• In November 2011, a monument in Hook of Holland was unveiled by Mayor Aboutaleb, commemorating the 10,000 Jewish children that left for England from there. The monument was designed by Frank Meisler, one of the children on the transports. He made three other monuments that are located in Gdańsk, Berlin and London.
  • Streets have been named after her in Amsterdam, Gouda, Leiden, Pijnacker, Coevorden and Alkmaar. In Leiden a tunnel bears her name.
  • In Amsterdam bridge number 793 is named after her.[42]
  • Asteroid number 15296 is named "Tante Truus" ("Auntie Truus") after her.
  • On March 8, 2020 "Truus' Children" was released, a documentary by Pamela Sturhoofd and Jessica van Tijn from "Special Eyes". It is an ode to Wijsmuller, with interviews with more than 20 "children" she saved 80 years ago.
  • A statue of Truus Wijsmuller and the "1001 children" she helped saving was unveiled on 1 July in her hometown of Alkmaar. The tribute was an initiative of the Historical Society of Alkmaar. The statue was made by Annet Terberg-Pompe and Lea Wijnhoven.
Truus Wijsmulller statue in Alkmaar



  1. ^ wijsmuller, truus (1913). "regionaal archief alkmaar". regionaal archief alkmaar.
  2. ^ Regionaal Archief Alkmaar, Archief Handelsschool (Hogere) HBS-A, Notulen 1911-1912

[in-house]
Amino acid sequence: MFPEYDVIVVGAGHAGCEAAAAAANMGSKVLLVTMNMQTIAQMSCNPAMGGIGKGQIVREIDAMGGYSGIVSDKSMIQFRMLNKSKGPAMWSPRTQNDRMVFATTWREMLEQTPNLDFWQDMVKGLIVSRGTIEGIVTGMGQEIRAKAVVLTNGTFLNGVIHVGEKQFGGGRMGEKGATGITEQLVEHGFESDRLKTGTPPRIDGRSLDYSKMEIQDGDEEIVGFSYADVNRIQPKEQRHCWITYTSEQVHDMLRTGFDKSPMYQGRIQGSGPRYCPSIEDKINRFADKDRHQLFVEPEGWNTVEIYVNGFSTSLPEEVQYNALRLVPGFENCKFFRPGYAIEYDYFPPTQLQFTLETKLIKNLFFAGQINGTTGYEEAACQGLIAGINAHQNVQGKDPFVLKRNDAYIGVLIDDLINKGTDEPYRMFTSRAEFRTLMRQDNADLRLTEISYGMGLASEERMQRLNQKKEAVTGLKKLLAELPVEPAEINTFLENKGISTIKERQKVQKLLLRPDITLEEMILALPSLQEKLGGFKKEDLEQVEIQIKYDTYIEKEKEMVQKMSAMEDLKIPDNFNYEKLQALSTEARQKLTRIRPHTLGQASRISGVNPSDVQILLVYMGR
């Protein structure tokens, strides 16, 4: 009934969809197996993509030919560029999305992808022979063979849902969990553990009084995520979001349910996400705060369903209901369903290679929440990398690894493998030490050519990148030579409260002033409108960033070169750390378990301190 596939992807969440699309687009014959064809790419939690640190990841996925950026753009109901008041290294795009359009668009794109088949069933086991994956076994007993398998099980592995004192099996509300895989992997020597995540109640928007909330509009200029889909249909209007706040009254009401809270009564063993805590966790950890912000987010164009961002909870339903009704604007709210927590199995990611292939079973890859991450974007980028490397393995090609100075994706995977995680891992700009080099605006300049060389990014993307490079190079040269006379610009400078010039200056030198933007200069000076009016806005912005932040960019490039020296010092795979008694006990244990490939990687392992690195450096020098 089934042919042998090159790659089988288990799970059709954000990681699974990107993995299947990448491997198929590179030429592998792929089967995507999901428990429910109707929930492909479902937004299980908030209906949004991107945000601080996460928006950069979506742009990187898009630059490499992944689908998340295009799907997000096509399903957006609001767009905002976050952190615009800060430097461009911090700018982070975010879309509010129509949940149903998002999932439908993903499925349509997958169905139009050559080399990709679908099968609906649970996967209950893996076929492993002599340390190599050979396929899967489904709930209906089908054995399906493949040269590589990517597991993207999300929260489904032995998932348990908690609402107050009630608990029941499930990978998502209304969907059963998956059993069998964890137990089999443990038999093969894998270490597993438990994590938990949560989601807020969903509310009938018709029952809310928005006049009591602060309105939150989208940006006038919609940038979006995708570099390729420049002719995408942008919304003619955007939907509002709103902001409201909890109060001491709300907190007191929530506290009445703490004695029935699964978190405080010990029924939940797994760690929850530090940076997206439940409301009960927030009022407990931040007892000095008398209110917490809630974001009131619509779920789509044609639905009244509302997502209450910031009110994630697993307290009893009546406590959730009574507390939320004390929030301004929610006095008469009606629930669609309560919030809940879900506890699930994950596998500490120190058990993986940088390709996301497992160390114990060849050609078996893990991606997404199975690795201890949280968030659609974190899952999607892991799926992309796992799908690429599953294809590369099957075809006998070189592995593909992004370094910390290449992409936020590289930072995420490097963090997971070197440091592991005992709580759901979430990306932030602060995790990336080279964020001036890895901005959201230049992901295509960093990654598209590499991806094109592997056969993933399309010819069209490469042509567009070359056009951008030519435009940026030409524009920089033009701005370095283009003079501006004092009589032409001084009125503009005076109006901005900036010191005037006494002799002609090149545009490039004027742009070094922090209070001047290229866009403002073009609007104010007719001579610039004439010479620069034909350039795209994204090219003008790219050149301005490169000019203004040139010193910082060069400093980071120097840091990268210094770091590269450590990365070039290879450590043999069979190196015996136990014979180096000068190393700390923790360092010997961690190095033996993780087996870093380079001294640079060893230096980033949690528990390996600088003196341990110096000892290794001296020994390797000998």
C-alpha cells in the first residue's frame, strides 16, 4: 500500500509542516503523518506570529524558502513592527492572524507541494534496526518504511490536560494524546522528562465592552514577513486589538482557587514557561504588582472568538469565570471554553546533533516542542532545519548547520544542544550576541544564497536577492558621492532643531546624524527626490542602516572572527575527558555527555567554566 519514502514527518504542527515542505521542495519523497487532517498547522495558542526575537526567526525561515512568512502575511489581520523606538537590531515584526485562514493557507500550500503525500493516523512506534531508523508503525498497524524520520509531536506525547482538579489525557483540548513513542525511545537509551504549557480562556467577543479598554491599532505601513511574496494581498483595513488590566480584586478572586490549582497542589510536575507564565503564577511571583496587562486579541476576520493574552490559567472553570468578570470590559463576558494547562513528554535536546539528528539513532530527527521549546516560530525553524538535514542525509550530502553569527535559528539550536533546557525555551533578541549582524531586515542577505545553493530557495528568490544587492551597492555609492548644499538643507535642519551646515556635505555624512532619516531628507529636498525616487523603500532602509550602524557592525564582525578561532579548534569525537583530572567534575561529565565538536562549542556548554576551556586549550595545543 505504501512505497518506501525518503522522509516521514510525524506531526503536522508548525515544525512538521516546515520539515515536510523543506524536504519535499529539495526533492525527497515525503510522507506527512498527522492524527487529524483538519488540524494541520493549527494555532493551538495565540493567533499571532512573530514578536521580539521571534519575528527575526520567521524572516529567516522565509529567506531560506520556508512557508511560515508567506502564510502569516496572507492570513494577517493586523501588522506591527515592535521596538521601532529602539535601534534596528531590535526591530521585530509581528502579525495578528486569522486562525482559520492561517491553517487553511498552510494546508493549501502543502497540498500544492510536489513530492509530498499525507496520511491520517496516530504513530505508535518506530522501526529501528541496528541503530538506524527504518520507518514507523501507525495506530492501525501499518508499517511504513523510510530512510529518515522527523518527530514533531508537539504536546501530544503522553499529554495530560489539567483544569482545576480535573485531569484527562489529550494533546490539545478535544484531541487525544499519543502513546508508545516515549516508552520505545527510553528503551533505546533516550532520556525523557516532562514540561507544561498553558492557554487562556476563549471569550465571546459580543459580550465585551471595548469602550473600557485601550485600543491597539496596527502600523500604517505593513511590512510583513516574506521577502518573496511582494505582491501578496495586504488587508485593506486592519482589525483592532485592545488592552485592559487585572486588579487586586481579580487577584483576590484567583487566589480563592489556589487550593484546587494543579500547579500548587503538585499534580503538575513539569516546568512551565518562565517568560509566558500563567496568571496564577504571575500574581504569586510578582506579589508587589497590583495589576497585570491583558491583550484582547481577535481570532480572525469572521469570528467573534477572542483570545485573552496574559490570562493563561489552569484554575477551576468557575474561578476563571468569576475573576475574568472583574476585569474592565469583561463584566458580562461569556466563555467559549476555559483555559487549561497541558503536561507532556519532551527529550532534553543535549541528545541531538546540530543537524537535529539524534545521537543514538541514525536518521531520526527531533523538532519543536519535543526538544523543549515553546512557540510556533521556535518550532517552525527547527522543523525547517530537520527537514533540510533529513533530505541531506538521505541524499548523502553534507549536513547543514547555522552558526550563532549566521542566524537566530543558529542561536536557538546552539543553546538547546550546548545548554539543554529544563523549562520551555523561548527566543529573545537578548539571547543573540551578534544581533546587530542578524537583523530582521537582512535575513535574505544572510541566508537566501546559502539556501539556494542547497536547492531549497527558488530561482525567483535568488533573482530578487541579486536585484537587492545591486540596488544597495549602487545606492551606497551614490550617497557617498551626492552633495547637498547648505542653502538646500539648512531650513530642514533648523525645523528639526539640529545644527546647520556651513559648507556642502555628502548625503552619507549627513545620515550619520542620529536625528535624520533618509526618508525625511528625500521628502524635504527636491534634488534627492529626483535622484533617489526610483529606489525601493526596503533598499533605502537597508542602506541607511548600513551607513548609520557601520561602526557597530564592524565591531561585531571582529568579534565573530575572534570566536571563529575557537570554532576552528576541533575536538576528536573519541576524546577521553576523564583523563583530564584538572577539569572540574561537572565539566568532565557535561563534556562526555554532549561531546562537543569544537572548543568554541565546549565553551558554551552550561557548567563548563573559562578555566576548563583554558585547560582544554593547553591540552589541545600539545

3. ^ NIOD Archiefcollectie 299A G. Wijsmuller-Meijer, pag. 1 "Verslag van een op grammofoonplaten opgenomen gesprek van Mw. Wijsmuller-Meijer
  4. ^ a b c Vrooland, L.C. (1963). Geen Tijd voor tranen. Amsterdam: Em. Querido Uitgeverijen NV. pp. 182–183.
  5. ^ a b c D'Aulnis, Madelon (1993). "So reinarisch und dann so verrückt". Ons Amsterdam. mei 1993: 121–124.
  6. ^ NIOD Verslag van een op grammofoonplaten opgenomen gesprek van Mw. Wijsmuller-Meijer" pag. 4
  7. ^ a b Jonathan Harris and Oppenheimer, Mark Jonathan and Deborah (2000). Into the arms of strangers. New York: Warner Bros. p. 11. ISBN 0747550921.
  8. ^ "Verslag van een op grammofoonplaten opgenomen gesprek Mw.Wijsmuller-Meijer", pag 13-14
  9. ^ a b Henriëtte Boas, "Het begon in 1938", Nieuw Israëlietisch Weekblad 12-12--1952
  10. ^ "Jewish Refugee Children in the Netherlands during World War II: Migration, Settlement, and Survival", Miriam Keesing, Peter Tamnes and Andrew J. Simpkin, Published online by Cambridge University Press, 28 August 2019
  11. ^ Vear K. Fast : Kindertransporten 1938-1948 - hoe duizenden Joodse kinderen uit de klauwen van de nazi's werden gered. BBNC Uitgevers, Amersfoort 2016, ISBN 9789045319612, pag. 29
  12. ^ "Verslag van een op grammofoonplaten opgenomen gesprek met Mw. Wijsmuller-Meijer" p.10
  13. ^ Wasserstein, Bernard (2013). Gertrude van Tijn en het lot van deNederlandse Joden. Amsterdam: Nieuw Amsterdam Uitgevers. pp. 56, 76, 81, 88. ISBN 9789046814352.